In his toughest re-election race, exit polls showed Israeli Prime Minister Benjamin Netanyahu a couple of percentage points behind centrist rival Benny Gantz, but by the end of the evening on Tuesday, early counting returns projected the incumbent ahead. “The right-wing bloc led by Likud clearly won,” Netanyahu said to his supporters. “I thank Israeli citizens for their trust. I will begin forming a right-wing government with our natural partners already tonight.”

In the hours following the end of voting, the Likud and the opposing Blue and White Bloc both claimed victory, with the projected number of Knesset seats ranging between 33 and 36 for either party. “We won! The Israeli public has had their say! Thank you to the thousands of activists and over a million voters. These elections have a clear winner and a clear loser,” said Gantz and fellow block leader Yair Lapid. “Netanyahu promised 40 seats and lost. The president can see the picture and should call on the winner to form the next government. There is no other option!” Lapid is a former television host whose Yesh Atid party rose to popularity on the promise of a more secular state, which includes ending the army draft exemption for chareidim. Gantz is a former army chief of staff. Like three other former generals who served as prime minister, he supports the two-state solution to end the ongoing conflict with Palestinian Arabs.

Since the founding of Israel in 1948, no party had won outright majority in the Knesset with 61 seats, forcing the largest parties to form governing coalitions with smaller parties that represent the country’s ethnic minorities, religious interests, and single-issue platforms. In the weeks preceding the April 8 vote, United Torah Judaism, the party representing the voices of chareidi rabbinic leaders, promised to support Likud as a coalition partner. Shas, the religious Sephardic party, is also expected to stand by Likud as it has since 2009.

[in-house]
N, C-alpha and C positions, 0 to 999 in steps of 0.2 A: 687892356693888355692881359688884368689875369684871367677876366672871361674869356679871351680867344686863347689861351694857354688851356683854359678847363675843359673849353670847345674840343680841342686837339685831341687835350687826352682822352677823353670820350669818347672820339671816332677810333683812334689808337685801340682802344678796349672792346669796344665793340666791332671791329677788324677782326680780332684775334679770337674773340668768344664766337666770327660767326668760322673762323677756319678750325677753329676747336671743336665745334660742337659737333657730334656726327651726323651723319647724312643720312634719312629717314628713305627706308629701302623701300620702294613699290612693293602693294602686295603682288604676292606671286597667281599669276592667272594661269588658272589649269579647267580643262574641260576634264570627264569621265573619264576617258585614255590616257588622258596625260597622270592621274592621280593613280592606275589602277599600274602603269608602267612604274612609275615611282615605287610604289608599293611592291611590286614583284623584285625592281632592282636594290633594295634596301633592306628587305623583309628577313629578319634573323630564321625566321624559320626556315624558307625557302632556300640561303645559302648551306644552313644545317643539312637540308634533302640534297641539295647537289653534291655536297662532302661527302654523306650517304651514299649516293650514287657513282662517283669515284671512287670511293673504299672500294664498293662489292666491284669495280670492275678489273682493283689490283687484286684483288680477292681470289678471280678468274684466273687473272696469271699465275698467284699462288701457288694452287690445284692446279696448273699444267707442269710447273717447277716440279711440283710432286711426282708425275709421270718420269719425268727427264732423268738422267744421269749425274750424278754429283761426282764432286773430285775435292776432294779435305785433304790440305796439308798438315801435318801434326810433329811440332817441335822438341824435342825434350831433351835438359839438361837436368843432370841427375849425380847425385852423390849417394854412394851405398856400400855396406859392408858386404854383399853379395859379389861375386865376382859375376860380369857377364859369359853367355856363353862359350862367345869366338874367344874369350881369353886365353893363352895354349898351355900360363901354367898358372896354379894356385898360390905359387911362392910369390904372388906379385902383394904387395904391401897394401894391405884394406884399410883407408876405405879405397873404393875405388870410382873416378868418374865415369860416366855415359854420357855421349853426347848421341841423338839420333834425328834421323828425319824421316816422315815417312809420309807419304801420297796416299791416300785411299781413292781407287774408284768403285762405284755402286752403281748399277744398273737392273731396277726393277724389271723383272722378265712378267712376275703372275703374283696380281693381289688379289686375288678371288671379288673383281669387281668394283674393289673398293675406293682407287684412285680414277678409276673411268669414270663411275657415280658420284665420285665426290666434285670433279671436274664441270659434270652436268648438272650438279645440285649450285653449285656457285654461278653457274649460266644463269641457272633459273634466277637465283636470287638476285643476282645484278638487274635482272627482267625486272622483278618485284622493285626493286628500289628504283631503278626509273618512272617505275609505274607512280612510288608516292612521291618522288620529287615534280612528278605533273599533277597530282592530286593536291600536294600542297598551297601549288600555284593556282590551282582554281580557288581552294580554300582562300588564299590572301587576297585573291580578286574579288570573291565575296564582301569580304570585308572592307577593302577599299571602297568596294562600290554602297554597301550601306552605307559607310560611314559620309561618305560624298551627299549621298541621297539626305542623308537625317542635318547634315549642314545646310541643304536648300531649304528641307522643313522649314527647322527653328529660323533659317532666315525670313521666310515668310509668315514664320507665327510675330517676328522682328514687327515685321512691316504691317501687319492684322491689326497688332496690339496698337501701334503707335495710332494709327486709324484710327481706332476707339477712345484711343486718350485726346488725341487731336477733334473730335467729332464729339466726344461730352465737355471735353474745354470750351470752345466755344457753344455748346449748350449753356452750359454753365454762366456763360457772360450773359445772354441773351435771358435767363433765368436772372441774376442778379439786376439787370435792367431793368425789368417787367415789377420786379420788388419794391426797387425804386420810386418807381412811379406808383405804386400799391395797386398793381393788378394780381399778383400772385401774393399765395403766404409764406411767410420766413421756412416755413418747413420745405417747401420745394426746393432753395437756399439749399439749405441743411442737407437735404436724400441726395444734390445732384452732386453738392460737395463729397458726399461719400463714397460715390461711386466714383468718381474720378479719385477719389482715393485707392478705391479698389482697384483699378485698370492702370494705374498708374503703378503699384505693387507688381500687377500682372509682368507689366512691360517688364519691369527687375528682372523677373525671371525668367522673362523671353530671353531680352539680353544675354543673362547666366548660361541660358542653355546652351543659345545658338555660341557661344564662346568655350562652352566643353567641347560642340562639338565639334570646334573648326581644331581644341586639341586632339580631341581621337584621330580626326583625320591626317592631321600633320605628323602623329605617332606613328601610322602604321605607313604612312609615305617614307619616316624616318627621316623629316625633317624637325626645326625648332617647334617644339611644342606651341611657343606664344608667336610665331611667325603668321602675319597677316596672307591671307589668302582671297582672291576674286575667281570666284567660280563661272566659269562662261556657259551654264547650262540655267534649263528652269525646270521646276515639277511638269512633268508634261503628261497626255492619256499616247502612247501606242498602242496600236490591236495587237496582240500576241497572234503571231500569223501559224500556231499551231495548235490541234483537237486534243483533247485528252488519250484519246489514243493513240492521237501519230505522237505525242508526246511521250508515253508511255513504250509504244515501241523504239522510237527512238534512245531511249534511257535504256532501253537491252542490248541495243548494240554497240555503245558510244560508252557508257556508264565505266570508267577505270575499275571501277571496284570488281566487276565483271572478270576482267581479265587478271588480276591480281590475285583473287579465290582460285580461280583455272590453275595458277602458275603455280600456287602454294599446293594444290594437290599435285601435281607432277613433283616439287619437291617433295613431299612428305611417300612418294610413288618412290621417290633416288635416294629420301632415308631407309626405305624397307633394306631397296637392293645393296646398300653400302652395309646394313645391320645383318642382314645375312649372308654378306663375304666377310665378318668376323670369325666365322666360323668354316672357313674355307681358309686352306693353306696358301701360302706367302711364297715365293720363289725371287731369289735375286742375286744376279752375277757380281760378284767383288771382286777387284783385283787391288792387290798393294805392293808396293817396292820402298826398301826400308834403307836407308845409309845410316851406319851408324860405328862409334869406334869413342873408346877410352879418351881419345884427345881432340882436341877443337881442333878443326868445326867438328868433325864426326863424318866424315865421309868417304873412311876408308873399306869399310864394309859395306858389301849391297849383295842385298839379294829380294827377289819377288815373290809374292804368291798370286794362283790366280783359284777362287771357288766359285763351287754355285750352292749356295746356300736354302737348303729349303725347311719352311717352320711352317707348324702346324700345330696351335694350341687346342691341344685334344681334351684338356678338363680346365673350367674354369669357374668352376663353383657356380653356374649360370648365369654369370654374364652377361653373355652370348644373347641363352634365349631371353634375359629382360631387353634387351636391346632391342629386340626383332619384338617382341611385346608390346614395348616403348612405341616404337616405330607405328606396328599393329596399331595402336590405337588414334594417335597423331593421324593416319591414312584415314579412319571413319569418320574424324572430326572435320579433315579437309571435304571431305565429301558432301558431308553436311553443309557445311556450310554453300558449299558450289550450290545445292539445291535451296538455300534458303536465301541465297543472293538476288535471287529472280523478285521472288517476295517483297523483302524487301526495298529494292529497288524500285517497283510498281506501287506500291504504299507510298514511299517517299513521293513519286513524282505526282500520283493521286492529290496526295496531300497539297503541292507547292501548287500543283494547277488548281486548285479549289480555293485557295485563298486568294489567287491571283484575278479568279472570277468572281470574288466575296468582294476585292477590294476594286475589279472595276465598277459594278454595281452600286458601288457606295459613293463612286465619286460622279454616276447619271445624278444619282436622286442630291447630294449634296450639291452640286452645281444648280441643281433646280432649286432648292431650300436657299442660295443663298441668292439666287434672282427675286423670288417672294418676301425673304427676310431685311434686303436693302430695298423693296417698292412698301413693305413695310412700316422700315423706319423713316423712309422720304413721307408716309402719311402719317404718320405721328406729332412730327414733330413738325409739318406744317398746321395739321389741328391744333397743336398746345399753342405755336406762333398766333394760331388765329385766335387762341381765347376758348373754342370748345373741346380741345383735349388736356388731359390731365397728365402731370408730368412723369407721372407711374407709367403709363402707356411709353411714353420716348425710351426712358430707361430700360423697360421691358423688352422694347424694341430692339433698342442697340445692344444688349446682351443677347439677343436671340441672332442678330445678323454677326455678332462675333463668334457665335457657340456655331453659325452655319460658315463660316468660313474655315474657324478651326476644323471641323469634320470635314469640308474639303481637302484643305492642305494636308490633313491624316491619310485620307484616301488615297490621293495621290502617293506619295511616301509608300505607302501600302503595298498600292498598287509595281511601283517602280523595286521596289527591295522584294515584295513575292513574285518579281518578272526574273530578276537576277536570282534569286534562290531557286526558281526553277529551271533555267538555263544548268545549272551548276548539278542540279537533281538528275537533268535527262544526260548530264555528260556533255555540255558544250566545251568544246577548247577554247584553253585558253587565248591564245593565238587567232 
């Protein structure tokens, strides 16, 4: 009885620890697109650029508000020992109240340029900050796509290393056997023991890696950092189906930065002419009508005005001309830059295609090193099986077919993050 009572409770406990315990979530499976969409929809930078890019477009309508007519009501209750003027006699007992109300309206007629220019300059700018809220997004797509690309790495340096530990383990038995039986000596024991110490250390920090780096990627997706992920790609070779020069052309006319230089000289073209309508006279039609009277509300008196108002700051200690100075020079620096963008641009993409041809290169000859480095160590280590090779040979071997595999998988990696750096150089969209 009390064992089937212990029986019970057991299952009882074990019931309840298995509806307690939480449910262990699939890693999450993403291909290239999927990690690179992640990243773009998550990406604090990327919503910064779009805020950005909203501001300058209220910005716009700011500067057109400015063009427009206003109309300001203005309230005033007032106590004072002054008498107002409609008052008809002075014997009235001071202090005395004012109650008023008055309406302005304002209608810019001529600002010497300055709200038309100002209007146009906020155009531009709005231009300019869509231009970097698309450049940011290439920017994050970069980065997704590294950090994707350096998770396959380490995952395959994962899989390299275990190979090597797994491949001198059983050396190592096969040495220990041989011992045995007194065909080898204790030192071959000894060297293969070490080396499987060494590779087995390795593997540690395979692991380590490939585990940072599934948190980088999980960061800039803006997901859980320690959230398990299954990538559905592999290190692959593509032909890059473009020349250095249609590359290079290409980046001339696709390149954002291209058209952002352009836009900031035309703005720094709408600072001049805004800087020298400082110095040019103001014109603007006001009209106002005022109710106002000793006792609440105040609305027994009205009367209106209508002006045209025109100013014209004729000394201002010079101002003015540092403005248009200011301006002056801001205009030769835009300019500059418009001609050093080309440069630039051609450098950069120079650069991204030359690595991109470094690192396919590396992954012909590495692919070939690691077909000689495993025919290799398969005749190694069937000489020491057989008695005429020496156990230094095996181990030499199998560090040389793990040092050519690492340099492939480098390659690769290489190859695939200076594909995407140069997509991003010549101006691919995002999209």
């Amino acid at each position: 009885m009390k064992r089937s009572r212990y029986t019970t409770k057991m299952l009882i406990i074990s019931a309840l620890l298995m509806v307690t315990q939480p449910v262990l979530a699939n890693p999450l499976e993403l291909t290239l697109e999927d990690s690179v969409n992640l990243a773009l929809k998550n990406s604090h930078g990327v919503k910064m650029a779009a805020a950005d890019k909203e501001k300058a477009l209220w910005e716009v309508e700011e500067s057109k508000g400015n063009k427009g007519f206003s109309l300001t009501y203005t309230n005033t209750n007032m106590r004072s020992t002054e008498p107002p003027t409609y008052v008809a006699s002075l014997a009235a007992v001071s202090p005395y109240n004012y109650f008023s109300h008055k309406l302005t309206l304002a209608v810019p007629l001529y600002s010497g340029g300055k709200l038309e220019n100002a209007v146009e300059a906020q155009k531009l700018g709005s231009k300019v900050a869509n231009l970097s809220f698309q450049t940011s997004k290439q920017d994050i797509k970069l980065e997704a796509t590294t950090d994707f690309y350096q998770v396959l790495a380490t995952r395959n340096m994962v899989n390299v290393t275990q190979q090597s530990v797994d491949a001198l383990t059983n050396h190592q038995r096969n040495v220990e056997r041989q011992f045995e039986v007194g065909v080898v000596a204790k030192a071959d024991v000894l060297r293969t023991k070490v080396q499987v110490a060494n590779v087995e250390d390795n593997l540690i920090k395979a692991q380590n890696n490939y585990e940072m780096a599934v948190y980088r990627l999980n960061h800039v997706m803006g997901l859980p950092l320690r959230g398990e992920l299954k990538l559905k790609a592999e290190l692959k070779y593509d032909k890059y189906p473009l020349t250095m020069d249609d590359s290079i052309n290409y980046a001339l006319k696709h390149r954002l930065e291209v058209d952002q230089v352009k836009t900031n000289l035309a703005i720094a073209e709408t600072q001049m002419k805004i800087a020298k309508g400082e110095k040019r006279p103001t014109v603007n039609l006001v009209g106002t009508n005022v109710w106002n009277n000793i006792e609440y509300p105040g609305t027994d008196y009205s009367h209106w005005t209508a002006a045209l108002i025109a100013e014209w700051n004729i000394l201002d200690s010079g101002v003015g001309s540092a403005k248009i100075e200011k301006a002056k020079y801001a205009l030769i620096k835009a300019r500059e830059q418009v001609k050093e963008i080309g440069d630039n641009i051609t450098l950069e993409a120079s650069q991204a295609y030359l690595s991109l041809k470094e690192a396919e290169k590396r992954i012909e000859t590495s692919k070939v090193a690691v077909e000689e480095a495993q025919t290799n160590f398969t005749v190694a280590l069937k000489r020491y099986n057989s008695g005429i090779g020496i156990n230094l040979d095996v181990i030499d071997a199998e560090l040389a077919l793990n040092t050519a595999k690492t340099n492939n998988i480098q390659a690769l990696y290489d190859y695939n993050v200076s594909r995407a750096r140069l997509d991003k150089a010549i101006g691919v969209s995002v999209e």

Among parties formed ahead of this election, the New Right party, led by Education Minister Naftali Bennett and Justice Minister Ayelet Shaked, failed to pass the 3.25 vote percentage threshold to earn Knesset seats, and neither did the Zehut party led by former Likud lawmaker Moshe Feiglin. Yisrael Beiteinu, led by former Defense Minister Avigdor Liberman, is expected to hold between four and six seats.

The run-up to the election included a hard-right pivot by Netanyahu, who feared losing nationalist votes to more hard-line parties. By promising to extend Israeli civil law to Jewish communities in Judea and Samaria, he earned the scorn of international observers and praise from many in the settler movement. At the same time, he still faces accusations of corruption and on interfering with voting when Likud supporters were found with hidden cameras at poll sites in the country’s Arab communities.

As with his last re-election, Netanyahu stoked the fears of nationalist voters by invoking the Arab vote. This year, their turnout was low, as many activists urged boycotting the Israeli election. Instead of running on the Joint List, Israel’s Arab-oriented parties ran on two prominent lines: Raam-Balad and Hadash-Taal, with a combined 10 to 12 seats expected for these parties. Despite this relatively high number of seats, Gantz is not expected to call on them to serve as a coalition partner.

As we went to press, the results were being counted. The party with the largest number of seats or declared coalition partners will be called on by President Reuven Rivlin to form the next government. Should Netanyahu succeed in the plurality of Knesset seats and coalition partners, he would surpass founding Prime Minister David Ben-Gurion’s record as Israel’s longest-serving head of government.

By Sergey Kadinsky